- Campylobacter bacteria
- Giardia protozoa
- Cryptosporidium protozoa
Not only can these pathogens cause sickness in people who consume the plants that come from contaminated soil, but the pathogens can also find their way into the plant tissue.
The extremely high temperatures that are needed to kill these pathogens are rarely reached in home compost piles, so unless the manure fertilizer is acquired from a place that has the means to make it completely safe, home vegetable gardens are better off with organic compost that does not include manure.
Constructing a Compost Pile
When putting together a compost pile, one must not only consider the chemical makeup of the compost, but he or she must also consider the location and the containment of the compost.
Compost is known for a strong, earthy smell that borders on musky and unpleasant at times because of the decomposition that is going on within the compost. This is one of the most important factors to consider when choosing the location for a compost pile.
Since the compost will not be able to be moved, there should be a water source nearby that is convenient enough to be able to reach the compost during dry weather to keep it moist. However, the compost should never be kept on or near standing water. This can lead to major odor issues.
If the compost is being used for a home garden, it is best to keep the pile near the garden for easy access. It is recommended to keep it in a shaded area that has no trees because tree roots are attracted to the organic material and may grow into it, causing problems with digging and using the compost.
Containment of the Compost
Once the location of the compost pile is selected, a decision must be made on how to contain the compost. The two most common containment methods are heaps and layers. No matter which way the compost is contained, it is best to have some kind of easy opening to reach the compost to dig it out and use it.
Heaps are the simplest kind of compost containment. They are open and require more space than enclosed and layered compost piles. Minimum heap size should be 5 feet by 5 feet and at least 3 feet high. Subsequent heap piles should not be made until the first heap is decomposed enough to use.
While compost heaps are much simpler to create and maintain, enclosed layering results in the best and most proportioned compost.
Containing Compost as Enclosed Layers
There are two very important processes involved in making proper compost layers. The first is to make each layer out of the proper materials. The second is to make sure to treat each layer with proper moisture, spreading, etc.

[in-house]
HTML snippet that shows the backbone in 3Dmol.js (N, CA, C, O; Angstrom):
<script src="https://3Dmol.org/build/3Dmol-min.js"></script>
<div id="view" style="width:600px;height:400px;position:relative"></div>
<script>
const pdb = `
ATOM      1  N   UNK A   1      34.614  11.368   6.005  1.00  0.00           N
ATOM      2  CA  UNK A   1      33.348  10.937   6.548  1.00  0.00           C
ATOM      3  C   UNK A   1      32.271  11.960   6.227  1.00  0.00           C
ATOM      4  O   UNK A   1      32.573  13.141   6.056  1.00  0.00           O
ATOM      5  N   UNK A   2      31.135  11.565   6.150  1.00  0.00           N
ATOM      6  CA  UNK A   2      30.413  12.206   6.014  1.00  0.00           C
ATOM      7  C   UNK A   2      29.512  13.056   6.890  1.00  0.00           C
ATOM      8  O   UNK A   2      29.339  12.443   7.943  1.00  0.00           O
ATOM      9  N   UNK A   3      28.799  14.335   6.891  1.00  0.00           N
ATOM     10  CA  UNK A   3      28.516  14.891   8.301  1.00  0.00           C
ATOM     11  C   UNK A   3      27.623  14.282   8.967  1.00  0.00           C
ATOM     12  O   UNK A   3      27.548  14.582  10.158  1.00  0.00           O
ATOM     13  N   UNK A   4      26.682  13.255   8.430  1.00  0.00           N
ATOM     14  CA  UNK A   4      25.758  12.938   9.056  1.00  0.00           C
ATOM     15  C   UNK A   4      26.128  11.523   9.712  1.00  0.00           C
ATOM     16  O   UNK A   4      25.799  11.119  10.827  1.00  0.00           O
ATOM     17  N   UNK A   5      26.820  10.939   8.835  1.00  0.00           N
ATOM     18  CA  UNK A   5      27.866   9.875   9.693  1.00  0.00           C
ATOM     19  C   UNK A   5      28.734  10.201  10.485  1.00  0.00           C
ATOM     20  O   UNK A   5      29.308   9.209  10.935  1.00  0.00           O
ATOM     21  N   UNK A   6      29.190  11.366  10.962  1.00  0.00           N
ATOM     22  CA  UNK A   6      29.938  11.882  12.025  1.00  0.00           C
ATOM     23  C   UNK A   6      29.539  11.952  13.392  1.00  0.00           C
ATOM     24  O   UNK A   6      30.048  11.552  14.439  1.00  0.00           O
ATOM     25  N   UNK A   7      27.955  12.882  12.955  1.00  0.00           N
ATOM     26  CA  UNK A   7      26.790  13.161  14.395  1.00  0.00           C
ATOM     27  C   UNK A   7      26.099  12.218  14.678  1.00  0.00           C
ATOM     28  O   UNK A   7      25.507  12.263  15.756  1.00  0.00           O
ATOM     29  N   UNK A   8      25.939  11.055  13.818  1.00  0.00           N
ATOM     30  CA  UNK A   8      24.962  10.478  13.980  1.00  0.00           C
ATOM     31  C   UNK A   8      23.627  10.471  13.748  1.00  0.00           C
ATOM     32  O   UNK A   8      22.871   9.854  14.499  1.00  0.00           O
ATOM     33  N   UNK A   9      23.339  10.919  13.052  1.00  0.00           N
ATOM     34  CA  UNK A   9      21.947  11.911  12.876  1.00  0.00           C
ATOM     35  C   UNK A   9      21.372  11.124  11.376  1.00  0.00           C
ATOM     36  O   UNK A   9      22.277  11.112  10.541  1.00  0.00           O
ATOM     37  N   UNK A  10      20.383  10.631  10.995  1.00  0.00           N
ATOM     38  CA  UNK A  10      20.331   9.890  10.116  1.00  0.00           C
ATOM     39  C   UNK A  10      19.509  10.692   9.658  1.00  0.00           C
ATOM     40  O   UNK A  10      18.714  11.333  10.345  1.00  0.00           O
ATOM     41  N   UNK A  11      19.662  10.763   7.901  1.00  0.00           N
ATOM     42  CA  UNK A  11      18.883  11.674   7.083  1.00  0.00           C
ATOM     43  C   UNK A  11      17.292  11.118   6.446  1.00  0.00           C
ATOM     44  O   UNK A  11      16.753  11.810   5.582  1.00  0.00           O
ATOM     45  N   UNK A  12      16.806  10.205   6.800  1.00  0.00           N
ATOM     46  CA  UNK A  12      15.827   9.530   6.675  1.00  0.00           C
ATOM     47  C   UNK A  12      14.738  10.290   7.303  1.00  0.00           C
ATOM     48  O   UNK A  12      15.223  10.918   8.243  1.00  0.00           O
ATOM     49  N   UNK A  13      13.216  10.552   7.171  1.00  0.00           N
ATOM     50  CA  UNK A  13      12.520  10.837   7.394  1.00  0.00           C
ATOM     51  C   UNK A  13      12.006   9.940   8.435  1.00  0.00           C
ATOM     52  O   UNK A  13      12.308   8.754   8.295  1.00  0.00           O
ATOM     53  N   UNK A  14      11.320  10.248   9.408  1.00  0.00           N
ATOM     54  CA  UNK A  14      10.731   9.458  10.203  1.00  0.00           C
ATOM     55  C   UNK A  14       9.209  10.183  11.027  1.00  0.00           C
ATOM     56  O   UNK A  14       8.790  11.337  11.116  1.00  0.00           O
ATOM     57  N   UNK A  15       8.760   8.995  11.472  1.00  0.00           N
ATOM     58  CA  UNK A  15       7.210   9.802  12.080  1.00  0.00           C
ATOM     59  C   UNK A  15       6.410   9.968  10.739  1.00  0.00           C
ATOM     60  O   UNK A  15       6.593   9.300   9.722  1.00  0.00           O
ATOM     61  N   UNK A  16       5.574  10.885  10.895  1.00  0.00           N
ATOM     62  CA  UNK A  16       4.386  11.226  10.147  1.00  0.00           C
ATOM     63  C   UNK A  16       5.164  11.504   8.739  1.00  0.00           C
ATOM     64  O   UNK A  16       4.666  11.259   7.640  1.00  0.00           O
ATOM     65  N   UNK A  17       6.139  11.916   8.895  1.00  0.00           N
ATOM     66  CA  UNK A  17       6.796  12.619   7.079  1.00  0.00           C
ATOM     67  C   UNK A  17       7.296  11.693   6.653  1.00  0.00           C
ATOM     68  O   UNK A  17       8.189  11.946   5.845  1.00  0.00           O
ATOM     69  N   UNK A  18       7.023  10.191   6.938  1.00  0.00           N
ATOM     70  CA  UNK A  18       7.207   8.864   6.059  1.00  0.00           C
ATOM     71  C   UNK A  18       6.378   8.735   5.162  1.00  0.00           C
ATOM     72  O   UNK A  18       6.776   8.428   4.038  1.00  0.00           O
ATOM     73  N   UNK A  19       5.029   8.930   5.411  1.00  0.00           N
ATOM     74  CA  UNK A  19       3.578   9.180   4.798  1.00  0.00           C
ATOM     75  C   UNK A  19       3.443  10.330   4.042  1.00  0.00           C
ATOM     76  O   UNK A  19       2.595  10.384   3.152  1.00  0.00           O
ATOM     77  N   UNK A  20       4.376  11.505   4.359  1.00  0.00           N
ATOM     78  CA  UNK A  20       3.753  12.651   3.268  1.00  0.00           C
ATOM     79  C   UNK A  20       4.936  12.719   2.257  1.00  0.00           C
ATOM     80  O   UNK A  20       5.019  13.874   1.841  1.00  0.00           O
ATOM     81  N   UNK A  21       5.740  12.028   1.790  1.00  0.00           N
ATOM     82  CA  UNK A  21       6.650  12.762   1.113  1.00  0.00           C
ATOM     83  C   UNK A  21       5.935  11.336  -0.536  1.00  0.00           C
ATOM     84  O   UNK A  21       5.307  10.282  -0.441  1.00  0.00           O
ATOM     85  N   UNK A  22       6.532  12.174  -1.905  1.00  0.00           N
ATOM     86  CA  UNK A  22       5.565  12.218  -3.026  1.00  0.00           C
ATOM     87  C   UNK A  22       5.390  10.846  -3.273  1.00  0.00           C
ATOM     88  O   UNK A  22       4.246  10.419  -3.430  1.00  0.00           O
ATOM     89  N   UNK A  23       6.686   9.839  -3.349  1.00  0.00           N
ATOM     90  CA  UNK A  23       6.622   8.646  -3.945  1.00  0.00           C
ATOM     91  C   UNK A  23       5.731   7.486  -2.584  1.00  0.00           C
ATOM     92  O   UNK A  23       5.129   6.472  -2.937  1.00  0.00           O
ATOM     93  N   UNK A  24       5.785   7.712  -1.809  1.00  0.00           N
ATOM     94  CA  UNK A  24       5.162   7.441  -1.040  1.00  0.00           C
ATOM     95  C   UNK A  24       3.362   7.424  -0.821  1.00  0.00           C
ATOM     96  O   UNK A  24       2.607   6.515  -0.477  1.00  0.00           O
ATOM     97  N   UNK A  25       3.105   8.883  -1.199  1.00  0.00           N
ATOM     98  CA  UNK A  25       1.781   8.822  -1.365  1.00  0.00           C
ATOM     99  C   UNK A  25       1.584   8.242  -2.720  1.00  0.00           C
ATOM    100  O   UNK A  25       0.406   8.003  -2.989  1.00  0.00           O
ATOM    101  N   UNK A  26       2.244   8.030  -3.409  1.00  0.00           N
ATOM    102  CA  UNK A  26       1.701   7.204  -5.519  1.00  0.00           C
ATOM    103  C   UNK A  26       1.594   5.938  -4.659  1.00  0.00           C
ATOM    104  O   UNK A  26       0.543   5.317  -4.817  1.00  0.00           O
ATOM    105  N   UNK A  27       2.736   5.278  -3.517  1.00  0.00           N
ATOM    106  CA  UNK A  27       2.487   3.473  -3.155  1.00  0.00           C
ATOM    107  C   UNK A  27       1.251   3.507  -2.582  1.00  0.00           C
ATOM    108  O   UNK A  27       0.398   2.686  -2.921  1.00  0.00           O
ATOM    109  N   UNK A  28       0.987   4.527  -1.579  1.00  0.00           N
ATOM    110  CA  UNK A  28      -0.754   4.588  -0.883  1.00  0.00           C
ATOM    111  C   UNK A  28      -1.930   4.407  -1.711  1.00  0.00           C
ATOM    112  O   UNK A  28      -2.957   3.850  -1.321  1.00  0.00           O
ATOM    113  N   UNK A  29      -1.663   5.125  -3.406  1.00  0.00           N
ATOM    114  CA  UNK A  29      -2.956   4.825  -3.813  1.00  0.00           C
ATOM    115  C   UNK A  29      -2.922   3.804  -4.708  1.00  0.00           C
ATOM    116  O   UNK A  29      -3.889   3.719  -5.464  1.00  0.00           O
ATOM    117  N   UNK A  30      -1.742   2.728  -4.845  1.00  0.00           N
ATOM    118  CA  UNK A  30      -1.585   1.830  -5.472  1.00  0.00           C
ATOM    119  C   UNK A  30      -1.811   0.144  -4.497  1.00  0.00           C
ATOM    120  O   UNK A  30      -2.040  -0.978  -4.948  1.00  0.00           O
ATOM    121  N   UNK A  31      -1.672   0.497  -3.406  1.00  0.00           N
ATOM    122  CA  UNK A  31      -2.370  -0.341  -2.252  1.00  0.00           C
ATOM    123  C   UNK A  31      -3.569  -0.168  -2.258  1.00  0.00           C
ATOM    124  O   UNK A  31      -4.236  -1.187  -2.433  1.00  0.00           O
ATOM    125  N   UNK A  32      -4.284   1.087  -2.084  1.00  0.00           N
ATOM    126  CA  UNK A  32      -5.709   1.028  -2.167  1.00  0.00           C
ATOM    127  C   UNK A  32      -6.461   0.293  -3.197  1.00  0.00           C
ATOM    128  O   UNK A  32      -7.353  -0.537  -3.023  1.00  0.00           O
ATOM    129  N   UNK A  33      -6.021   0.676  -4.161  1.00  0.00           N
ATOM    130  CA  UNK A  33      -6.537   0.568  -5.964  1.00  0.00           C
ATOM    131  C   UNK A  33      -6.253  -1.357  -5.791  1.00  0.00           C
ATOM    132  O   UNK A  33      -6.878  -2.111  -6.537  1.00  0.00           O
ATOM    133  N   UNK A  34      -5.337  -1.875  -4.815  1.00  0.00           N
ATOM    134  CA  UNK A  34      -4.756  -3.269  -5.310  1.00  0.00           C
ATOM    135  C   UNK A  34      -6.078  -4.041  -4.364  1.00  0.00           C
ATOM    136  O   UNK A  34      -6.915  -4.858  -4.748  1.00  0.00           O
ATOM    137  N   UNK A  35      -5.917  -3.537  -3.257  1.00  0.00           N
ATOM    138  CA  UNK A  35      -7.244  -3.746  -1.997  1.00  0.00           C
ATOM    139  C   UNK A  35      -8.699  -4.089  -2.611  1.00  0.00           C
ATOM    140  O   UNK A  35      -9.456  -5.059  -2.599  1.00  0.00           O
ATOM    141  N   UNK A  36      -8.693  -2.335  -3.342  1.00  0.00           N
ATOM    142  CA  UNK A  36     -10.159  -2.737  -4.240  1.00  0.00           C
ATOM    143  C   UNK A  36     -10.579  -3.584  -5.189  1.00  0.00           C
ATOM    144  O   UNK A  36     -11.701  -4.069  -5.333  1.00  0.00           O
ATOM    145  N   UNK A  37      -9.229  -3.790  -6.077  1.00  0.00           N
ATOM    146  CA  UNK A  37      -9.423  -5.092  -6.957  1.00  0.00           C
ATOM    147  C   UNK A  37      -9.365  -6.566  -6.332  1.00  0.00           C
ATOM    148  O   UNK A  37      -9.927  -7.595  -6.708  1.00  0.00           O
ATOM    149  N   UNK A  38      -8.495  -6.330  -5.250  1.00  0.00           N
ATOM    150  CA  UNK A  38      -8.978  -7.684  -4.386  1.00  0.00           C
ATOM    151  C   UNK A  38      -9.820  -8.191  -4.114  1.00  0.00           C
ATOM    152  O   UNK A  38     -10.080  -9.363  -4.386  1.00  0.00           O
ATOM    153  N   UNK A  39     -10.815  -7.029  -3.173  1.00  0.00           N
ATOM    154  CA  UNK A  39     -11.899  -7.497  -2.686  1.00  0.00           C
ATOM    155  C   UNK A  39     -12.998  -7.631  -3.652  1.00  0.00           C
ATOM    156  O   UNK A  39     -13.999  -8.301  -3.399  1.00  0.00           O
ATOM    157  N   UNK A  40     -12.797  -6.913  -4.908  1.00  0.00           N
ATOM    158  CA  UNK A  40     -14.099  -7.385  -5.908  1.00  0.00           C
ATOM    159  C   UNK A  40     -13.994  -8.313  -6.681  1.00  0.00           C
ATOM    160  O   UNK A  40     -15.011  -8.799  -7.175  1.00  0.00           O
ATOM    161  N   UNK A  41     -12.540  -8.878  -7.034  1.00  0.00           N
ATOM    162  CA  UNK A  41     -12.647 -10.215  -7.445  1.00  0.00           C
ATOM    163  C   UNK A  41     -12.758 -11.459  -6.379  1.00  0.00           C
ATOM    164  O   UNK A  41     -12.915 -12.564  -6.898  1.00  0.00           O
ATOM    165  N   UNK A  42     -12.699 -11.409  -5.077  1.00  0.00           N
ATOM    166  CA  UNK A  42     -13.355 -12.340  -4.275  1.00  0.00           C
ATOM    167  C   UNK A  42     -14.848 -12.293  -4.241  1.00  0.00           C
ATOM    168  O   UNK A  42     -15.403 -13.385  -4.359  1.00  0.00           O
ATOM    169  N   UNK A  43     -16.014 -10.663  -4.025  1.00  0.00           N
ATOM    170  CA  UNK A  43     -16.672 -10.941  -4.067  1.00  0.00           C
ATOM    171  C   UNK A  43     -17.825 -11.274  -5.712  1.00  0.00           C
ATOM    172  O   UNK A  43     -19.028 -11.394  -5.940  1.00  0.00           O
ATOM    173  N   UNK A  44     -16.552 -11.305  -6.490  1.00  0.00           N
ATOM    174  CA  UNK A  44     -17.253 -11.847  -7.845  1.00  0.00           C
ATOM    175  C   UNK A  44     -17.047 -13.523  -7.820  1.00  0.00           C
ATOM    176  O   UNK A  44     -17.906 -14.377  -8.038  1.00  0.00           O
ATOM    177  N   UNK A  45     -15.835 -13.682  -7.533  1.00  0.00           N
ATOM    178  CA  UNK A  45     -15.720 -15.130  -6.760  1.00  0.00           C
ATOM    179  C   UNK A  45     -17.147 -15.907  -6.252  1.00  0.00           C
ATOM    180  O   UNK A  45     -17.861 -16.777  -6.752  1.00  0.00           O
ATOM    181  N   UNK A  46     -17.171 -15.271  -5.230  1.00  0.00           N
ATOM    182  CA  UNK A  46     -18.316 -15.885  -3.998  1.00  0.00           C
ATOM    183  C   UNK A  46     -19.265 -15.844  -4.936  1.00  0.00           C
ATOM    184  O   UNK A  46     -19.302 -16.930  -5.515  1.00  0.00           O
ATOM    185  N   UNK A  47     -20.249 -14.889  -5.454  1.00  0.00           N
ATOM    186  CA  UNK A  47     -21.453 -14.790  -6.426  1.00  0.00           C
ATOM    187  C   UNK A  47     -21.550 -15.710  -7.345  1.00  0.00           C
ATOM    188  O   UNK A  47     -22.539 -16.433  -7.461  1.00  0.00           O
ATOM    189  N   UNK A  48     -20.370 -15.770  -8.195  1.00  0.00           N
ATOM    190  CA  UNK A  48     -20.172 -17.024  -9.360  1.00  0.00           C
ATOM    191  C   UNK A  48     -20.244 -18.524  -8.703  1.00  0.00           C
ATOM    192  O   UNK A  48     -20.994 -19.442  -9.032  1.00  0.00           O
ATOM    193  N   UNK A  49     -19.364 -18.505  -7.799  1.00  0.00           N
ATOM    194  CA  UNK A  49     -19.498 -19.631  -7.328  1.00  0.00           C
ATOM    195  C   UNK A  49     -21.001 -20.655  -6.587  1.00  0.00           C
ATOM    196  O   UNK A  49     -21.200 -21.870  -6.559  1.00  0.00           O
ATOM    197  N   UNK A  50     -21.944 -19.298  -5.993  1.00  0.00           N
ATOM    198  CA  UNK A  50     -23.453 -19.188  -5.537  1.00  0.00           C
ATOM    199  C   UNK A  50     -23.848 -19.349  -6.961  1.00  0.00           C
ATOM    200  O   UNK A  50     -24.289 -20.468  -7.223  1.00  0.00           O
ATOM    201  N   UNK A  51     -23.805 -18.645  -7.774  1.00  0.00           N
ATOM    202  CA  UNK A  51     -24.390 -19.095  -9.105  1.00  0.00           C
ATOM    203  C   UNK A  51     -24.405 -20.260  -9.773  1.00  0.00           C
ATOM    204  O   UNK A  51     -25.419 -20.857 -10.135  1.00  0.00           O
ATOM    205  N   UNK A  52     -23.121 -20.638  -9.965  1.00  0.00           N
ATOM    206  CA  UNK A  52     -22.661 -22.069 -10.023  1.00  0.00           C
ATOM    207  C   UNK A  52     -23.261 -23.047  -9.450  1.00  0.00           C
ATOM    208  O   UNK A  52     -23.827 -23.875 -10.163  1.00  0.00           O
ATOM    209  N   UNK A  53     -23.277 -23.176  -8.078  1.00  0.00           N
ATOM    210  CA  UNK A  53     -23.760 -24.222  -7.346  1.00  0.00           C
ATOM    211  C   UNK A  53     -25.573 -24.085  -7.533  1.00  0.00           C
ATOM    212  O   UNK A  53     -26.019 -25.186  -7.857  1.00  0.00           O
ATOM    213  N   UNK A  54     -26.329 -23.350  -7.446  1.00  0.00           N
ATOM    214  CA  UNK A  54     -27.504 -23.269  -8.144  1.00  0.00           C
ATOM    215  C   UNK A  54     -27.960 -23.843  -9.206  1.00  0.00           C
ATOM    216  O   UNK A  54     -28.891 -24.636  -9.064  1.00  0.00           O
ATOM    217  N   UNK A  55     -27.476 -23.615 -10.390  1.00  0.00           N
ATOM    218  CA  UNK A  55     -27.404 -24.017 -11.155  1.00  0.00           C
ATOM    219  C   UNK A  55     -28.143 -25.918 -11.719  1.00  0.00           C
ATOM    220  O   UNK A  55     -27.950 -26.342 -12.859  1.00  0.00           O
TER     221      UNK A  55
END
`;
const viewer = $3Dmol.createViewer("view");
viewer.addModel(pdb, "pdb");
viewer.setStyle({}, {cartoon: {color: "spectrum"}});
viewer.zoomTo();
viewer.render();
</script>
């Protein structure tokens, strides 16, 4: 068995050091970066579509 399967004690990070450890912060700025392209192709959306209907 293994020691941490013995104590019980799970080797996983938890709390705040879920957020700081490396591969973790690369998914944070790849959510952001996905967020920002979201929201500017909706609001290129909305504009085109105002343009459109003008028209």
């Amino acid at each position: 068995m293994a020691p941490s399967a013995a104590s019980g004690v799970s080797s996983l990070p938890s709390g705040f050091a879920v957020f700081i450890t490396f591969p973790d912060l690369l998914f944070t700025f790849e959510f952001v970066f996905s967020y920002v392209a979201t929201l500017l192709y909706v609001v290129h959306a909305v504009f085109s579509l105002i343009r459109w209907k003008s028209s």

Compost layers should follow this formula:
- First Layer – Organic Material. Shred or chop enough organic materials to create a 6 to 8-inch thick layer at the bottom of the compost enclosure. Make sure to moisten the layer but do not completely soak it with water.
- Second Layer – Fertilizer. This layer needs to be high in nitrogen. If nitrogen-rich organic materials, like grass-clippings, are used, they should be placed in a layer that is 4 inches thick. Make sure they are not treated with herbicides. If a garden fertilizer is used, place 1 cup per 25 square feet on the top of each organic layer to provide the nitrogen source.
- Third Layer – Soil. Microorganisms live inside of soil and help move the decomposition of the compost along properly. If there is no soil available, the finished compost can be used for this later. Additionally, compost activators can be used in this layer as well.
The layers in the compost should follow this pattern and alternate throughout the entire enclosure to make sure that the compost decomposes and processes as it should.
The treatment steps for layering compost include:
- Dig out a trench and place hardware cloth over it to begin placing the compost layers.
- Place branches at the bottom of the trench to help with the aeration of the lower layers.
- Firm each layer once it is placed, but do not pack the layers completely.
- Water each layer, but do not soak the layers. The pile should resemble a “well-wrung sponge.”
- Use a tool to mix the layers every two to three layers to help speed up decomposition.
- Remember: 1 pound of nitrogen for every 30 pounds of carbon makes for the best decomposition.
Check out a related article we have written on containing compost – Should a Compost Bin Be Covered? Tips for Containing Compost.
Different Composting Methods – Fast and Slow
Traditionally, slow composting methods are best. With slow composting, there is no need for turning units, and organic material can be added at any time. Many people who use slow composting methods will develop two compost piles at a time.
Fast compost methods can create compost in just six weeks but depend on turning units. Large amounts of organic materials are placed in a series of composting bins (usually three) or a large rotating compost barrel.
For more information on turning compost, check out our article When Should I Turn My Compost Pile?
Knowing When to Use Compost
Compost should never be used before it is fully decomposed and ready. When compost is ready to be used, it will not be recognizable as its original form, and it should be dark and crumbly.
Note: There is no problem with using unfinished compost in your garden as long as you are not planting in the compost. Roots of plants should be in soil and finished compost, but it is perfectly fine (and recommended!) to have uncomposted material on top of your soil as a mulch.